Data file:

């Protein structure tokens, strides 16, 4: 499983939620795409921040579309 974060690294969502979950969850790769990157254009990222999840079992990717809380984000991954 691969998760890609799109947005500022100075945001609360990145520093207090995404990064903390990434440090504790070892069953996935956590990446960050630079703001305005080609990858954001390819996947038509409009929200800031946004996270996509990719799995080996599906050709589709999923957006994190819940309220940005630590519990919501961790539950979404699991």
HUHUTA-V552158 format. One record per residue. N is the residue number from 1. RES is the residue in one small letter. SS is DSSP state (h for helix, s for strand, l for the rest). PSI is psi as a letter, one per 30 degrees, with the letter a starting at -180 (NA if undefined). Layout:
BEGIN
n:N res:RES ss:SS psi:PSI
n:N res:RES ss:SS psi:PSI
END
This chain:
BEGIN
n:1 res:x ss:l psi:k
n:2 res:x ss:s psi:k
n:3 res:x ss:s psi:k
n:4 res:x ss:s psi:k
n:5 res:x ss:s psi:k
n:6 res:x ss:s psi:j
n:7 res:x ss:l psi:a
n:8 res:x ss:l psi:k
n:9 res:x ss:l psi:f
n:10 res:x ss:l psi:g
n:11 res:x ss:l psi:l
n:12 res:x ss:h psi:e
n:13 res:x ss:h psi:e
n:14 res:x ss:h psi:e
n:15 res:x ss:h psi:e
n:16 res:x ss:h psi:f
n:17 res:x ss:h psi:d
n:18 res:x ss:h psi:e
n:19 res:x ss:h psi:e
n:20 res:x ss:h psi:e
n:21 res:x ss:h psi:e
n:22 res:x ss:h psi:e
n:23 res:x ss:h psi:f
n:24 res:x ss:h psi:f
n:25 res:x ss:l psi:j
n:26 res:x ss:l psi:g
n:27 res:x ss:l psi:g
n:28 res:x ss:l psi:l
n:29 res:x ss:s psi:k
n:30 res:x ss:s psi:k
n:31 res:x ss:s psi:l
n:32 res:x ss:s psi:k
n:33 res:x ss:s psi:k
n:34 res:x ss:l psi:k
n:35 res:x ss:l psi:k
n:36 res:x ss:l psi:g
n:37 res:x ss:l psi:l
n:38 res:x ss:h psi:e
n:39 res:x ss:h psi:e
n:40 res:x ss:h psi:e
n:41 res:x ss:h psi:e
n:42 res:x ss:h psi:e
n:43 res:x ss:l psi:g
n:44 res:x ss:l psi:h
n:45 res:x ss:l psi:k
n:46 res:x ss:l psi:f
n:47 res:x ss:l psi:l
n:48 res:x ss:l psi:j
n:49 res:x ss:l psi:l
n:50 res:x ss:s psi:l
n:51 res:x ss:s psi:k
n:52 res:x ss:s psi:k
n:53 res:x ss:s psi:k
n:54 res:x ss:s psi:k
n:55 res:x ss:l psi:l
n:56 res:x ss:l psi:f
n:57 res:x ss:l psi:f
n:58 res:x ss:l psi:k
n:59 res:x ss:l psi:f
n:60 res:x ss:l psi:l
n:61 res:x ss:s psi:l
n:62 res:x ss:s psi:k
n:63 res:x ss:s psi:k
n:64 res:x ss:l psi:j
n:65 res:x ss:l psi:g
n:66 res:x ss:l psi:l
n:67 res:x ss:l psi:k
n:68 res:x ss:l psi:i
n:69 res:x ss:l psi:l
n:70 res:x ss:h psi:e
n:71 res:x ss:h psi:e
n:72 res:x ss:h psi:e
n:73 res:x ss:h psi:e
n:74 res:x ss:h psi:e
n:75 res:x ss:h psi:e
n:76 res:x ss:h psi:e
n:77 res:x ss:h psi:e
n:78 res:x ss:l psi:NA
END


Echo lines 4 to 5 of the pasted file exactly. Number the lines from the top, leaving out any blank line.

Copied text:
n:N res:RES ss:SS psi:PSI
n:N res:RES ss:SS psi:PSI